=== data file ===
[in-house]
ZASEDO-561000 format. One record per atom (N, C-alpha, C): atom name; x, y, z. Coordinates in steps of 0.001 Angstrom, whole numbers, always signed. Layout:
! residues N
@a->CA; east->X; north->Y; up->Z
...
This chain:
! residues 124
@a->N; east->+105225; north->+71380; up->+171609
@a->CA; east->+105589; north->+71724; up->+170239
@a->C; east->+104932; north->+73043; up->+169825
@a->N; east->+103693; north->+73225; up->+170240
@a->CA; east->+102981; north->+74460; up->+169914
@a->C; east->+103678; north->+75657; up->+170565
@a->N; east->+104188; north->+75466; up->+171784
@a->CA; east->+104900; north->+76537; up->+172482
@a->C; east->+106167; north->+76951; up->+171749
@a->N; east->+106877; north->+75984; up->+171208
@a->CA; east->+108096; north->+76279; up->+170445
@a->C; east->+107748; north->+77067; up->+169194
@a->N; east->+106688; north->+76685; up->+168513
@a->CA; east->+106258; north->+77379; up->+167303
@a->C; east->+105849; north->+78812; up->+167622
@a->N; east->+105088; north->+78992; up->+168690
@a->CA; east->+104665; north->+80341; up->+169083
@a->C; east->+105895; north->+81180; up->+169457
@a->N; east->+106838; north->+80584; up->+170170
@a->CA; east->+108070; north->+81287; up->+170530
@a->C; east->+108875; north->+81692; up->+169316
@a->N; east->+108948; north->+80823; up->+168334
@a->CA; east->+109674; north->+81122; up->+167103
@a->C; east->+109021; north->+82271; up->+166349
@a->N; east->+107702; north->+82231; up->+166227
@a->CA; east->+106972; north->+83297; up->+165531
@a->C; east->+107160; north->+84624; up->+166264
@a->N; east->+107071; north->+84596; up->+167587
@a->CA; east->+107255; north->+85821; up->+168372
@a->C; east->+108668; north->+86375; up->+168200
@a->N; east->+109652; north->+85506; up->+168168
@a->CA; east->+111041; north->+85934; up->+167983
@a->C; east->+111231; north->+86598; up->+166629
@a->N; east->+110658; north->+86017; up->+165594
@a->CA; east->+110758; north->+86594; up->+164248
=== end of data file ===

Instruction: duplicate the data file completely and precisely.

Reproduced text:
[in-house]
ZASEDO-561000 format. One record per atom (N, C-alpha, C): atom name; x, y, z. Coordinates in steps of 0.001 Angstrom, whole numbers, always signed. Layout:
! residues N
@a->CA; east->X; north->Y; up->Z
...
This chain:
! residues 124
@a->N; east->+105225; north->+71380; up->+171609
@a->CA; east->+105589; north->+71724; up->+170239
@a->C; east->+104932; north->+73043; up->+169825
@a->N; east->+103693; north->+73225; up->+170240
@a->CA; east->+102981; north->+74460; up->+169914
@a->C; east->+103678; north->+75657; up->+170565
@a->N; east->+104188; north->+75466; up->+171784
@a->CA; east->+104900; north->+76537; up->+172482
@a->C; east->+106167; north->+76951; up->+171749
@a->N; east->+106877; north->+75984; up->+171208
@a->CA; east->+108096; north->+76279; up->+170445
@a->C; east->+107748; north->+77067; up->+169194
@a->N; east->+106688; north->+76685; up->+168513
@a->CA; east->+106258; north->+77379; up->+167303
@a->C; east->+105849; north->+78812; up->+167622
@a->N; east->+105088; north->+78992; up->+168690
@a->CA; east->+104665; north->+80341; up->+169083
@a->C; east->+105895; north->+81180; up->+169457
@a->N; east->+106838; north->+80584; up->+170170
@a->CA; east->+108070; north->+81287; up->+170530
@a->C; east->+108875; north->+81692; up->+169316
@a->N; east->+108948; north->+80823; up->+168334
@a->CA; east->+109674; north->+81122; up->+167103
@a->C; east->+109021; north->+82271; up->+166349
@a->N; east->+107702; north->+82231; up->+166227
@a->CA; east->+106972; north->+83297; up->+165531
@a->C; east->+107160; north->+84624; up->+166264
@a->N; east->+107071; north->+84596; up->+167587
@a->CA; east->+107255; north->+85821; up->+168372
@a->C; east->+108668; north->+86375; up->+168200
@a->N; east->+109652; north->+85506; up->+168168
@a->CA; east->+111041; north->+85934; up->+167983
@a->C; east->+111231; north->+86598; up->+166629
@a->N; east->+110658; north->+86017; up->+165594
@a->CA; east->+110758; north->+86594; up->+164248